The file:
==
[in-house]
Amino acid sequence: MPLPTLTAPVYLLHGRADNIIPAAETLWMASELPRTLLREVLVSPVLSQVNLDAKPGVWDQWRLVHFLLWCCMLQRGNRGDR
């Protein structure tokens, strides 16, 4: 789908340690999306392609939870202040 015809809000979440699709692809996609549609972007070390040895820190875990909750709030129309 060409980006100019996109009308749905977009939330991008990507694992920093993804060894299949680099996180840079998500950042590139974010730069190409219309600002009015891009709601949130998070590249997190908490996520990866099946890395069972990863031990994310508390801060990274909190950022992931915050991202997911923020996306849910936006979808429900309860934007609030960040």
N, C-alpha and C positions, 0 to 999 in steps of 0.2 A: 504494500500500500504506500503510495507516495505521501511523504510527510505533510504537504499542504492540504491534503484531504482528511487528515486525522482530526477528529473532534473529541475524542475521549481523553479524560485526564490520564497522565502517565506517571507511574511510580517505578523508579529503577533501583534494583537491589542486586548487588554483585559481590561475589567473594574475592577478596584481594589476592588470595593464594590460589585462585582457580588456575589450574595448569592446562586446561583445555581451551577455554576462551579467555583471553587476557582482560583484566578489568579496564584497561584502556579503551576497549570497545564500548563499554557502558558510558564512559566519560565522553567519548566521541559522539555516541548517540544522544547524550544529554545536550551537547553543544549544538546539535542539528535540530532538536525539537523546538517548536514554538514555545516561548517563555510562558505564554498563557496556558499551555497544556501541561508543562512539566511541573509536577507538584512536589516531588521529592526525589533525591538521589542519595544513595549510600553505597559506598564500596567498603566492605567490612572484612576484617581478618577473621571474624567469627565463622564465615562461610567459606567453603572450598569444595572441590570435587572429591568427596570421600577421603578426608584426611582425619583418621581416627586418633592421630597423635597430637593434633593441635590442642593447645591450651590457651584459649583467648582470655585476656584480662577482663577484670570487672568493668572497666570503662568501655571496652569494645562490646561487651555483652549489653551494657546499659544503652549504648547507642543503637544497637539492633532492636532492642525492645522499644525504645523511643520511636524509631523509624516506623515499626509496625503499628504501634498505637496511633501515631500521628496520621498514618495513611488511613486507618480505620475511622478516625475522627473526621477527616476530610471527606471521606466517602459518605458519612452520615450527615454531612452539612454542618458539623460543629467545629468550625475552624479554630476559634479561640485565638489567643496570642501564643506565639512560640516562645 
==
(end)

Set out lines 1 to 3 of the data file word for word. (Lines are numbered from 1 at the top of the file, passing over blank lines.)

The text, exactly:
[in-house]
Amino acid sequence: MPLPTLTAPVYLLHGRADNIIPAAETLWMASELPRTLLREVLVSPVLSQVNLDAKPGVWDQWRLVHFLLWCCMLQRGNRGDR
């Protein structure tokens, strides 16, 4: 789908340690999306392609939870202040 015809809000979440699709692809996609549609972007070390040895820190875990909750709030129309 060409980006100019996109009308749905977009939330991008990507694992920093993804060894299949680099996180840079998500950042590139974010730069190409219309600002009015891009709601949130998070590249997190908490996520990866099946890395069972990863031990994310508390801060990274909190950022992931915050991202997911923020996306849910936006979808429900309860934007609030960040």